Two key reasons for the success of this technology activity are streamlined procedures and low cost. Generally, the companies requesting assistance are concerned with technical problems that are pressing today, rather than with developing new products that could take months and years. Also, they do not have large sums of money to hire consultants or invest in major research and development efforts. This program allows them to talk to experts in a particular field who have state-of-the-art equipment to back up their work and is accomplished with little or no paperwork on the part of the client company. The costs are limited to the value of their own time meeting with technologists or providing samples and running tests on their equipment.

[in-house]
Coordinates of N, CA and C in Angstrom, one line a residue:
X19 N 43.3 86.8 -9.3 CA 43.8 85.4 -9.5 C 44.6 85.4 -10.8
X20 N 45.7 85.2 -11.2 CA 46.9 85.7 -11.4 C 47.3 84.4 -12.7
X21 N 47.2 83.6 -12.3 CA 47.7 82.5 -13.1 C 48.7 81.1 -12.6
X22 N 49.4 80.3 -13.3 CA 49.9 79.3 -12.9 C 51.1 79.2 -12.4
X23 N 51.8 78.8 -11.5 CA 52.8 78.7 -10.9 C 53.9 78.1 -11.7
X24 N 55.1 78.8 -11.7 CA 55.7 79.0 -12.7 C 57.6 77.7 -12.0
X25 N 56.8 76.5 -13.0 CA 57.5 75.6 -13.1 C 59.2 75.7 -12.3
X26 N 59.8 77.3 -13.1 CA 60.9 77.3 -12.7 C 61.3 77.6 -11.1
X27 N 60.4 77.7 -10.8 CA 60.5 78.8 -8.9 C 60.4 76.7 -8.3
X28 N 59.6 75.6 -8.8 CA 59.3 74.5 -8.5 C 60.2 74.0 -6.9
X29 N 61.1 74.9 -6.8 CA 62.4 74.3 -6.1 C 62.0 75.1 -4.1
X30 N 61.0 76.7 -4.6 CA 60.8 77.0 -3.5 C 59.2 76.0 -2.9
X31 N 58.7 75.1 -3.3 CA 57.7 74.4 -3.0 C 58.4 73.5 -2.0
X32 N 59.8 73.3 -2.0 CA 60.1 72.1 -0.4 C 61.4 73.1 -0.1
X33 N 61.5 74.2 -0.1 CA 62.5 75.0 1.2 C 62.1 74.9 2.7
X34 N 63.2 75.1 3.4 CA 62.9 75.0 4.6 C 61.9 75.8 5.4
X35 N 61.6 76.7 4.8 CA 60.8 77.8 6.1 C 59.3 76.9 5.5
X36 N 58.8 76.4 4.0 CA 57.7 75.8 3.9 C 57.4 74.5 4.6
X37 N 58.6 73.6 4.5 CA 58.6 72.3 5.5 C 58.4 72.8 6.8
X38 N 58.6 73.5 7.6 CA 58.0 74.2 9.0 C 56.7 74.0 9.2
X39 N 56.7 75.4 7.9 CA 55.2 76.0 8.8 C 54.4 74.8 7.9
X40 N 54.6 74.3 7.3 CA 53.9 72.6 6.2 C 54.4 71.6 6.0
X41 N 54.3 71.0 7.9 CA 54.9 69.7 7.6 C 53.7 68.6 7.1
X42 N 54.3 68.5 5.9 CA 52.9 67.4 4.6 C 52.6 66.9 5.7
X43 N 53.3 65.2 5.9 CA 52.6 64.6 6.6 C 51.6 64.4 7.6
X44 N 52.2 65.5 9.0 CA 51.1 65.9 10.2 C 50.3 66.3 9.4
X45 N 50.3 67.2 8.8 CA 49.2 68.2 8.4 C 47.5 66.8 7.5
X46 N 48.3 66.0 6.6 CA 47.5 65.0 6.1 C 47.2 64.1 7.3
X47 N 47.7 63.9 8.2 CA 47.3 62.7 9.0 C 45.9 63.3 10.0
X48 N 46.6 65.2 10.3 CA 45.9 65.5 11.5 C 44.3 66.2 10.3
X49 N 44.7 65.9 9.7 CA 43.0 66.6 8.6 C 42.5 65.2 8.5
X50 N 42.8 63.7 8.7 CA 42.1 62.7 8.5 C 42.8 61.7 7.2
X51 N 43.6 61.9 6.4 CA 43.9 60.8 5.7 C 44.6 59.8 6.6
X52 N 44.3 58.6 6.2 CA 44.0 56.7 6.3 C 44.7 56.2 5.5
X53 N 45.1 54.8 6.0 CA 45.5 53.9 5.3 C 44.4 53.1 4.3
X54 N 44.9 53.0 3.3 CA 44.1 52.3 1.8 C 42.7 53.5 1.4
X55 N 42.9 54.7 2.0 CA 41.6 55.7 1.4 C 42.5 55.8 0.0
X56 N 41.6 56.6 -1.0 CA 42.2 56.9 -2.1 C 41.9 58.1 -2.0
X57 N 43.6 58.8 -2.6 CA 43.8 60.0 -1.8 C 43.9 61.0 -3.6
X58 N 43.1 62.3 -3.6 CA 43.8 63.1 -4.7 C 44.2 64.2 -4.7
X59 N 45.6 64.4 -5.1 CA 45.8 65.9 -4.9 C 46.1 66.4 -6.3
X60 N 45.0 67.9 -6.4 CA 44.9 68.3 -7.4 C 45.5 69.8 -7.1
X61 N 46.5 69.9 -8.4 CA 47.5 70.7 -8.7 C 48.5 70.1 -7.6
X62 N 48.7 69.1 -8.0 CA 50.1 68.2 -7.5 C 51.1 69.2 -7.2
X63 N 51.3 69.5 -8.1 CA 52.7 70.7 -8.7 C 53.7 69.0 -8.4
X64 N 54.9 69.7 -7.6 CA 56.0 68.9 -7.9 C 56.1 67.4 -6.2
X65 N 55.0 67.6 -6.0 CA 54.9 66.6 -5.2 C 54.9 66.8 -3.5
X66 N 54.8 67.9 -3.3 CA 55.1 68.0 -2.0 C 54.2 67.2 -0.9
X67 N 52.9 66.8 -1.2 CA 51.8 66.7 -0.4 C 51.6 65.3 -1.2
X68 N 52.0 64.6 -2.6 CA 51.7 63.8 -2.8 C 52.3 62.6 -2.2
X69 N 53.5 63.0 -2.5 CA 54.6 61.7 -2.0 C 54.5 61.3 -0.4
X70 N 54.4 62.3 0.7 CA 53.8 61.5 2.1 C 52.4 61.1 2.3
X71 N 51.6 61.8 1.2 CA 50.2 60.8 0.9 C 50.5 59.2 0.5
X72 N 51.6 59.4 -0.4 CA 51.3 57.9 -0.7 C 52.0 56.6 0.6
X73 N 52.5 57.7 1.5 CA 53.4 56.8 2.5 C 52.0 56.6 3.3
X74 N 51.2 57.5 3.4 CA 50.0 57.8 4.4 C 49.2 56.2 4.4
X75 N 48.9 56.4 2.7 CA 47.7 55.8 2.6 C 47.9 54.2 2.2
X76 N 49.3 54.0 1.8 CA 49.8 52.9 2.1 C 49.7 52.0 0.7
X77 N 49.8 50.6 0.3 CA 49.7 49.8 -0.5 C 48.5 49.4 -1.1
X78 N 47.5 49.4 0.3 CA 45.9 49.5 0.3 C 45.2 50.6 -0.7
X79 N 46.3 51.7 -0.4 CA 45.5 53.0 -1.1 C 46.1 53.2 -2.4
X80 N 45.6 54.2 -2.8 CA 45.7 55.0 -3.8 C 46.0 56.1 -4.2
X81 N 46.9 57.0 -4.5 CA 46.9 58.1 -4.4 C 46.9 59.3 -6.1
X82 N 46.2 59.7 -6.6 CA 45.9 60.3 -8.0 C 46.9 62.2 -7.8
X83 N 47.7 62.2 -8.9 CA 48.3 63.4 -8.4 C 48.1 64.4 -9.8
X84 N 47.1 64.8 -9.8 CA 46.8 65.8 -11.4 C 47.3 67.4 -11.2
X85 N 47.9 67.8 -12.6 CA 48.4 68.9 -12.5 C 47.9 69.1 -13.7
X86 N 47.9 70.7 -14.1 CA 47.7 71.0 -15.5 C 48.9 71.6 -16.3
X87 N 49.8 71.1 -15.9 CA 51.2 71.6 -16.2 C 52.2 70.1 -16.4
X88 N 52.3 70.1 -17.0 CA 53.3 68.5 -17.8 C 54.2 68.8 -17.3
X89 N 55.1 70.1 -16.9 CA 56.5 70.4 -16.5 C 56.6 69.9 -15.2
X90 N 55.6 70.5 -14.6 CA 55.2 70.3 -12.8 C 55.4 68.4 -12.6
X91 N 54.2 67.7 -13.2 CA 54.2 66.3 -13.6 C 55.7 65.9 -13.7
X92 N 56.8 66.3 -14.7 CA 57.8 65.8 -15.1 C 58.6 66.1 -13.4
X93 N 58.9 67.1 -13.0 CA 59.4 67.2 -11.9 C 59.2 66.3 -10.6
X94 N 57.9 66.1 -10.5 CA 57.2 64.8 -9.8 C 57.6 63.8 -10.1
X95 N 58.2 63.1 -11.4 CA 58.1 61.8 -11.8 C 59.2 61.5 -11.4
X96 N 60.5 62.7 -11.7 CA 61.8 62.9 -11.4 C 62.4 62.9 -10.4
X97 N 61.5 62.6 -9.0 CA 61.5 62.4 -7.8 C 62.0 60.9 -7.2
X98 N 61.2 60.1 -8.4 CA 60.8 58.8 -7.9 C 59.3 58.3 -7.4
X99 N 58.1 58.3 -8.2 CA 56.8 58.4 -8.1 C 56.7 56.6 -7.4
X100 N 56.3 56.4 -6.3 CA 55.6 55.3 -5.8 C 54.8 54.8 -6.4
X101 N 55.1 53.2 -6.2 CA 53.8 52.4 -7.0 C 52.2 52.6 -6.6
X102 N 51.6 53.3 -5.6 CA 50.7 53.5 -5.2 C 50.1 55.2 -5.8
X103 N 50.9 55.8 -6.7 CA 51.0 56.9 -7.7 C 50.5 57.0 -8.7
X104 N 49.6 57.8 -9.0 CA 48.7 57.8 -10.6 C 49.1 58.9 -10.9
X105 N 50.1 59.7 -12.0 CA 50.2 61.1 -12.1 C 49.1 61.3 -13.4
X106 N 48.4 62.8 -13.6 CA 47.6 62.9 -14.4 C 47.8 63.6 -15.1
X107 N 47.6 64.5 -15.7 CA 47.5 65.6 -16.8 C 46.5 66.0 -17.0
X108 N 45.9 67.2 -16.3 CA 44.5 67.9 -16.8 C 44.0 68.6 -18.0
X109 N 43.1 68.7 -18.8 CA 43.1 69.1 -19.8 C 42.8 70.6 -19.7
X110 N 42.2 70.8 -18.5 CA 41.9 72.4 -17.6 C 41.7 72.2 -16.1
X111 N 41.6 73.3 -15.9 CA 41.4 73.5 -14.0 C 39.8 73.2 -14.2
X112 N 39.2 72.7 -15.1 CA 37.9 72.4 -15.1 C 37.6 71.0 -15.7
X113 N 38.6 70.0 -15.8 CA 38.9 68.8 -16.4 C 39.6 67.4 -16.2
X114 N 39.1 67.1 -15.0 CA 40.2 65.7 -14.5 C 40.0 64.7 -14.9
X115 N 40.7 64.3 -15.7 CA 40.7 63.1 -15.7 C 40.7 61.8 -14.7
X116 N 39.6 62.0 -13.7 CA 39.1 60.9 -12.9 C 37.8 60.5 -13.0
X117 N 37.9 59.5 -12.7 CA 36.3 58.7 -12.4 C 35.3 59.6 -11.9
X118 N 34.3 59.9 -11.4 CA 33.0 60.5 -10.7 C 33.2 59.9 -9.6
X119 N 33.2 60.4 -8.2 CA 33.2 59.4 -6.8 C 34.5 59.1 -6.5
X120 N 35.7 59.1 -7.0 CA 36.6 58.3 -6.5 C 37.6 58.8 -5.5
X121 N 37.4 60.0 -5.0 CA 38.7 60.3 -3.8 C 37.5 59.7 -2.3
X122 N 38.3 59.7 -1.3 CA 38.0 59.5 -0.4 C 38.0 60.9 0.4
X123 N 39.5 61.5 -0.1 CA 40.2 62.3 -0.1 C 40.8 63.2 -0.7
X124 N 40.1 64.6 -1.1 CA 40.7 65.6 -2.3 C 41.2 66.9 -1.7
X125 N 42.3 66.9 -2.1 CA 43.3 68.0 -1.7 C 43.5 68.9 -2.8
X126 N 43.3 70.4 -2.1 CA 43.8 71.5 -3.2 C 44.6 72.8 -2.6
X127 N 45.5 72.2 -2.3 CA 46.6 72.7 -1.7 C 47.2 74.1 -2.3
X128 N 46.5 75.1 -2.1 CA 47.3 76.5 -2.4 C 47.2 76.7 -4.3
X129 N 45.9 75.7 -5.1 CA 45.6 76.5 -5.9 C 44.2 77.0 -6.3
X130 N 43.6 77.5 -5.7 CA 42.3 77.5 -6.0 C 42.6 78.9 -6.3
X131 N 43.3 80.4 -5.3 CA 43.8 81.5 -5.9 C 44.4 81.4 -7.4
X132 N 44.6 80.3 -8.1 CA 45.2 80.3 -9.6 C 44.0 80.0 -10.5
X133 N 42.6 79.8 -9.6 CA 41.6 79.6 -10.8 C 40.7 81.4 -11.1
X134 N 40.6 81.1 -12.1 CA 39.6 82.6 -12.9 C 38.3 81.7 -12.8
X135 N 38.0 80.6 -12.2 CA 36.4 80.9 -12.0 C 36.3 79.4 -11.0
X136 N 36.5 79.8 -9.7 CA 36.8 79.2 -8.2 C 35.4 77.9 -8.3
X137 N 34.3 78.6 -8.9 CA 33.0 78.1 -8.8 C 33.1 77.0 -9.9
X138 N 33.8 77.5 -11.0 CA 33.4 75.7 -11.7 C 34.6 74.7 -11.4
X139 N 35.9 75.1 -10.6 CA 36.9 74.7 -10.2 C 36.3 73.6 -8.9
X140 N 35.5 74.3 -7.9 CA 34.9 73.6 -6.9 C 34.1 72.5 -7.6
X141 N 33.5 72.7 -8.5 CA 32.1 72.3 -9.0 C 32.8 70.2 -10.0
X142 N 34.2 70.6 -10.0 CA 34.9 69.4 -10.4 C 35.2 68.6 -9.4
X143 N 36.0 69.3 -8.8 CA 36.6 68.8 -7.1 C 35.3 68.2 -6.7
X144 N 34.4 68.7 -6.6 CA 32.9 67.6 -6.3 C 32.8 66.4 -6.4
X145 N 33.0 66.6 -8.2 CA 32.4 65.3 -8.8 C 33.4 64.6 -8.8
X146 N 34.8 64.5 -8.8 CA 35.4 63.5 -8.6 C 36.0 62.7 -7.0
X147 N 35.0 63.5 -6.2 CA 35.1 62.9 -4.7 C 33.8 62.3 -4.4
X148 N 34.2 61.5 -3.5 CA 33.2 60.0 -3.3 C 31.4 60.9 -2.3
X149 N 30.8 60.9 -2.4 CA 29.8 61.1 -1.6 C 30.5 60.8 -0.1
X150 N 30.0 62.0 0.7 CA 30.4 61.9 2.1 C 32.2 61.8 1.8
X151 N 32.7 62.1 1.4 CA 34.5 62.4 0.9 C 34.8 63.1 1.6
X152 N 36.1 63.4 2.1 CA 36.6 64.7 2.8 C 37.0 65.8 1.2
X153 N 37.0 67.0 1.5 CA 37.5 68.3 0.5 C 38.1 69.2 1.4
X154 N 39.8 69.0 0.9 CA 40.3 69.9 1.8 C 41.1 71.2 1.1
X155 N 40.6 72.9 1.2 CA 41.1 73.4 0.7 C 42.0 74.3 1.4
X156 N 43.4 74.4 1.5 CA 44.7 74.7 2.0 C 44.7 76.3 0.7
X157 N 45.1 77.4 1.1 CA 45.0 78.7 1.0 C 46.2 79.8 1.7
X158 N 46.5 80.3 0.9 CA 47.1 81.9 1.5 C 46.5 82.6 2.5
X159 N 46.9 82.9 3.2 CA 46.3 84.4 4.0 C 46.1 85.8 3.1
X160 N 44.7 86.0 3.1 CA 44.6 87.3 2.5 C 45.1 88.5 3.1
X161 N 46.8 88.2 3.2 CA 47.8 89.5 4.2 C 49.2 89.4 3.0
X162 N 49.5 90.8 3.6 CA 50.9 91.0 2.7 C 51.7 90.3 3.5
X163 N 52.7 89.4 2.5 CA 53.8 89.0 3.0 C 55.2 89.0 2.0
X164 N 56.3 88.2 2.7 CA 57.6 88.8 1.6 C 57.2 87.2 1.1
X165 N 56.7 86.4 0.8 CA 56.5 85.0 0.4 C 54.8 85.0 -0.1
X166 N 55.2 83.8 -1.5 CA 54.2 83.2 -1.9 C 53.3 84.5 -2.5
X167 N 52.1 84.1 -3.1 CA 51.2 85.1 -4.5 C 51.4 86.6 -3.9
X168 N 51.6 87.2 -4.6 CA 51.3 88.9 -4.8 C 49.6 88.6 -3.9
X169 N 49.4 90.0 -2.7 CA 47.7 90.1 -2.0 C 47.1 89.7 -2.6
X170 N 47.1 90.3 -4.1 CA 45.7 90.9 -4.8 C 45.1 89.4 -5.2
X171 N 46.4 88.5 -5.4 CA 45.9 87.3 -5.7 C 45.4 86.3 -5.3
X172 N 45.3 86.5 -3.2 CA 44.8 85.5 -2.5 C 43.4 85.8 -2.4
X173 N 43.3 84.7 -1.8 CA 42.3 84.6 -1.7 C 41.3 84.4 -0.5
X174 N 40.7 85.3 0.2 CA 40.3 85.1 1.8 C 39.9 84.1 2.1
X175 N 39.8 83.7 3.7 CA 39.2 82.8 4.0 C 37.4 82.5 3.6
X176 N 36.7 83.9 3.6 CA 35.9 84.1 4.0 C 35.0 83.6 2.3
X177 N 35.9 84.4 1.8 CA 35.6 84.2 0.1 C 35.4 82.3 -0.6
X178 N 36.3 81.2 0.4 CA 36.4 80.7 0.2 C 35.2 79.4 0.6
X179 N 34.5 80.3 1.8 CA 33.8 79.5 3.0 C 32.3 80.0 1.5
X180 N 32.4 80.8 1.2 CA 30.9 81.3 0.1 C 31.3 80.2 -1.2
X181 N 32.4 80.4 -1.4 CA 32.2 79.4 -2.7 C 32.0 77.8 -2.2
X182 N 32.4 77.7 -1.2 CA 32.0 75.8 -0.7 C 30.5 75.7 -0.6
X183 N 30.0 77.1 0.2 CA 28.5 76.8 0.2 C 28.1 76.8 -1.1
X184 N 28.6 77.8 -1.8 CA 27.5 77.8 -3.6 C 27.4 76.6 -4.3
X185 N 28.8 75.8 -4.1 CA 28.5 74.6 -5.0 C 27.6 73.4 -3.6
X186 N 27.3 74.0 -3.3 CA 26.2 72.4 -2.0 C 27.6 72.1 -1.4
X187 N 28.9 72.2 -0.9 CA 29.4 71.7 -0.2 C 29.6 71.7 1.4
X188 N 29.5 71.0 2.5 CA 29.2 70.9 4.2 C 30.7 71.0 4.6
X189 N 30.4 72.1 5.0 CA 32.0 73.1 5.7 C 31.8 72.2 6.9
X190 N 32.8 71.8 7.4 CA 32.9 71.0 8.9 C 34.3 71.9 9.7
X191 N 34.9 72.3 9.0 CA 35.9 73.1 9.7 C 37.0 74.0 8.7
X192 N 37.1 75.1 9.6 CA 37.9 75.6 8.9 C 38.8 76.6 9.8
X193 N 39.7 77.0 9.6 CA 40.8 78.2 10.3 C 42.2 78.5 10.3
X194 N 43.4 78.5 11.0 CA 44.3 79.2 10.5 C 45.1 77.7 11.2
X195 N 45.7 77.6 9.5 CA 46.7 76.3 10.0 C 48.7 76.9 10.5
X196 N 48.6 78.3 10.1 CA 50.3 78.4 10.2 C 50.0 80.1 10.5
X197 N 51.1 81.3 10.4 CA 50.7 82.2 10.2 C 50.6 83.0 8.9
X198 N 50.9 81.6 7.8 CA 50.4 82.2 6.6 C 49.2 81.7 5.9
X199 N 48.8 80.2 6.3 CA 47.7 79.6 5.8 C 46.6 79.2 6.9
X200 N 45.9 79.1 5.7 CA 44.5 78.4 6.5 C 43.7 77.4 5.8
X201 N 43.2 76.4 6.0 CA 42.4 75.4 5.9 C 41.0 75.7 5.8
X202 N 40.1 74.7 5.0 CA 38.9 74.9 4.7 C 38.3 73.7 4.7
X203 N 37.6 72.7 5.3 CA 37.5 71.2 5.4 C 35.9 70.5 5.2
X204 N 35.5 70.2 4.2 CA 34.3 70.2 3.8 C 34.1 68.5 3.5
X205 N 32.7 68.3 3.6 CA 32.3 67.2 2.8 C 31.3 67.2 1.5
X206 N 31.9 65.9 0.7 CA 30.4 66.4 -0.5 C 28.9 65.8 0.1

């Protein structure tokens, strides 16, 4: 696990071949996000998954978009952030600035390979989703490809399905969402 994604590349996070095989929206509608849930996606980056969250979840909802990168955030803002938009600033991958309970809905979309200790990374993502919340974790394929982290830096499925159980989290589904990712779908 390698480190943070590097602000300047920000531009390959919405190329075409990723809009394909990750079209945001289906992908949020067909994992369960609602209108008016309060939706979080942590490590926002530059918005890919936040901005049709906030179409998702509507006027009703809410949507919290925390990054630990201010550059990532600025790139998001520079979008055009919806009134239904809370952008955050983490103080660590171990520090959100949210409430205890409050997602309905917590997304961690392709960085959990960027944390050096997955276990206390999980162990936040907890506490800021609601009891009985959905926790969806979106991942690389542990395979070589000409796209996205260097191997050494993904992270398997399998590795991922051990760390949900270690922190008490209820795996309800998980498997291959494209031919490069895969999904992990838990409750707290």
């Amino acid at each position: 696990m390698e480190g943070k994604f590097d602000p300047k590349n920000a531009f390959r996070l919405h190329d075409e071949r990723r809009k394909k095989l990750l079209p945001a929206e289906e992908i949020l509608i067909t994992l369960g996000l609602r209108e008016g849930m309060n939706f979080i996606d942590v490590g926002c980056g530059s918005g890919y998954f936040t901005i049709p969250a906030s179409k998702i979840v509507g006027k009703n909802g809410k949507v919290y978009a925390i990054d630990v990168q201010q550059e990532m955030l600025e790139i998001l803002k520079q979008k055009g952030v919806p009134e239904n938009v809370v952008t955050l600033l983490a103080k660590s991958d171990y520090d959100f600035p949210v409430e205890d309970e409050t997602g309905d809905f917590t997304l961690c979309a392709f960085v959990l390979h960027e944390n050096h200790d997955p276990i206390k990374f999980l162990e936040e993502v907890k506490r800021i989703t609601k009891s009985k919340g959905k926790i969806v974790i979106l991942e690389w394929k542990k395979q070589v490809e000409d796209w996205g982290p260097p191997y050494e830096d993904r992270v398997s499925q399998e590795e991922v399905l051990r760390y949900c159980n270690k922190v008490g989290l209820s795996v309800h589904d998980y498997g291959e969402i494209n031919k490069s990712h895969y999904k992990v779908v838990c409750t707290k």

In addition, the Department of Energy has entered into more than 400 cooperative R&D agreements to encourage the transfer of technologies from the national labs to the private sector and is involved in many other forms of partnership and industry support as well. The Clinton administration and Congress are exploring new opportunities to build partnerships between government and industry and are committed to overcoming barriers inhibiting such partnerships.

The Department of Energy, along with Vice President Gore, strongly believes in the concept of utility-industry-government partnerships, but it could be argued that the strongest proponents of this approach are those who would benefit the most from it--the American people.

HAZEL R. O'LEARY Secretary of Energy Washington, D.C.